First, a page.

Supply Chain and Staffing: Managing Your Workforce in Uncertain Times

Posted by Employer Flexible on November 16, 2021
Employer Flexible

Employee engagement, which surged in the early months of the COVID-19 pandemic, is being put to the test as employers look to stem the tide of the “Great Resignation” while battling a tight labor market and worldwide supply chain bottlenecks.

“As the world stumbles toward a COVID-19 recovery, experts warn of a surge of voluntary employee departures, dubbed the “Great Resignation.” For instance, one study estimates that 55 percent of people in the workforce in August 2021 intend to look for a new job in the next 12 months,” reports the Harvard Business Review. “To counteract the incoming wave of employee turnover, organizations — more than ever — need to focus on cultivating employee engagement.”

The “Great Resignation” is compounded by the historically challenging labor market and supply chain issues.

“Today, with a record-high increase in job openings and a tight labor market, many organizations are facing a critical challenge as they struggle to hire new employees and retain current ones,” wrote Charles Cornwell, vice president and general manager of employee engagement firm SMG.

While one of the pillars of today’s supply chain problems is a shortage of workers from transportation to manufacturing, the resulting hit-and-miss supply chain can also throw a wrench in the day-to-day productivity of small and medium-sized businesses from coast-to-coast.

And productivity is not only essential to running a business efficiently, but it is also key to retaining employees, especially younger talent.

“[A] recent study by Deloitte showed that frustration with operations and an inability to be more productive as a result of issues not of their own making can cause younger employees (specifically Millennials and Gen X) to become disengaged and look around for new opportunities,” said the BountiXP employee engagement platform team.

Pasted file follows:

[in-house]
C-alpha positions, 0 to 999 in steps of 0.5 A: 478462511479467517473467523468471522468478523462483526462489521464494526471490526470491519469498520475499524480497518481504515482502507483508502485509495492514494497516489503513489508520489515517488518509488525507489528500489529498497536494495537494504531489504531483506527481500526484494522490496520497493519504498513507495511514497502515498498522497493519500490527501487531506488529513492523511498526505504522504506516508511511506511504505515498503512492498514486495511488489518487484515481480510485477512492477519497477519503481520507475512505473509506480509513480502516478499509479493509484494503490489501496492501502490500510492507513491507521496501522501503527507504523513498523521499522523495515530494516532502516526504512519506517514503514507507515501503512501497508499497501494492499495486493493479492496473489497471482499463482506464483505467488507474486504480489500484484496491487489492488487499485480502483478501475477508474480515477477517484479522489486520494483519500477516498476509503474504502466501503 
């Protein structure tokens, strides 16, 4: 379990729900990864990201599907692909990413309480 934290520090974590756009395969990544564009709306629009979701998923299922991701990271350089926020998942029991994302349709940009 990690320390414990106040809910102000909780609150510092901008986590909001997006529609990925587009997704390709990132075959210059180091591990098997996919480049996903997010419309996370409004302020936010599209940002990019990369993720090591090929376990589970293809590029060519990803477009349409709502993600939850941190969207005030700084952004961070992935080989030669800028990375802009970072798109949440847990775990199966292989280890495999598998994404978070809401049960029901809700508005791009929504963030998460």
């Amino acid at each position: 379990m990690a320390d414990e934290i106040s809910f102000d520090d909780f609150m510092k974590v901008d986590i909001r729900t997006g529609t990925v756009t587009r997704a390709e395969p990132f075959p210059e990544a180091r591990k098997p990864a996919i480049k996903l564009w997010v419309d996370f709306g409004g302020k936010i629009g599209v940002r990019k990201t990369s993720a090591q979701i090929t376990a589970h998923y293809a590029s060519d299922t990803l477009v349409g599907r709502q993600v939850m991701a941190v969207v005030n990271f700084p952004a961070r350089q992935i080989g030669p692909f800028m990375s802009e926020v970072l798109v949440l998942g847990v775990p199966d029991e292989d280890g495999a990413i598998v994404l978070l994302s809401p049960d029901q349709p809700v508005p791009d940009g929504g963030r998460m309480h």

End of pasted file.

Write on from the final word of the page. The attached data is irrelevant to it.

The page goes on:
Pandemic Improved Employee Engagement in 2020

One of the most surprising aspects of the COVID-19 pandemic is that in the first months of crisis, employee engagement rose to an all-time high.

“The dark tunnel millions of businesses were plunged into by COVID meant they needed to shine a light on the very people who make or break a company – its workforce. If employee engagement was improving before the pandemic, COVID-19 helped accelerate it even further at an incredible rate,” wrote business consultant Neil Debenham. “Lockdowns, home working and job uncertainty meant companies had to think beyond the levels of employee engagement they had previously. Innovation in the space was stepped up, even beyond the Zoom check-ins and quizzes which were a feature of the early lockdown.”

The Society for Human Resource Management (SHRM) reports that employee engagement, which had been static for the previous 20 years, plummeted in the early days of the pandemic only to reach an all-time high in July 2020 with 40 percent of full and part-time U.S. workers polled by Gallup saying they felt engaged at their work.

“Why? Some say the primary reason is employees who were disengaged got laid off en masse, but others believe the increase is the result of improved communication between employees and their leaders,” wrote Kathryn Tyler for SHRM.

That level of employee engagement has been tough to maintain as the pandemic stretches towards its 2-year mark.

“A year and a half into the pandemic, employees’ mental “surge capacity” is likely diminished. Managers must take proactive steps to increase employee engagement, or risk losing their workforce,” says the Harvard Business Review.

Supply Chain Issues Idle Some Workers

For some industries, supply chain woes have idled entire assembly plants like the auto industry which has not been able to meet demand because of computer chip shortages.

In September, for example, the Detroit Free Press reported that “General Motors will idle nearly all its assembly plants in North America starting Monday as the COVID-19 pandemic affects production of semiconductor chips overseas.”

GM announced that:

  • Fort Wayne and Silao Assembly plants would take a week of downtime
  • Wentzville Assembly in Missouri would take downtime for two weeks
  • CAMI Assembly (Canada) and San Luis Potosi Assembly (Mexico) would take two additional weeks of downtime through the week of Sept. 27. Production of the Chevrolet Equinox midsize SUV, which GM makes at both facilities, had been down since Aug. 16
  • Lansing Delta Township Assembly would add two weeks of downtime starting Monday
  • Spring Hill Assembly in Tennessee would add two weeks of downtime
  • Ramos Assembly in Mexico would add two additional weeks of downtime for Chevrolet Blazer midsize SUV production through the week of Sept. 13. In addition, Equinox production, down since Aug. 16, would not start up again until Oct. 4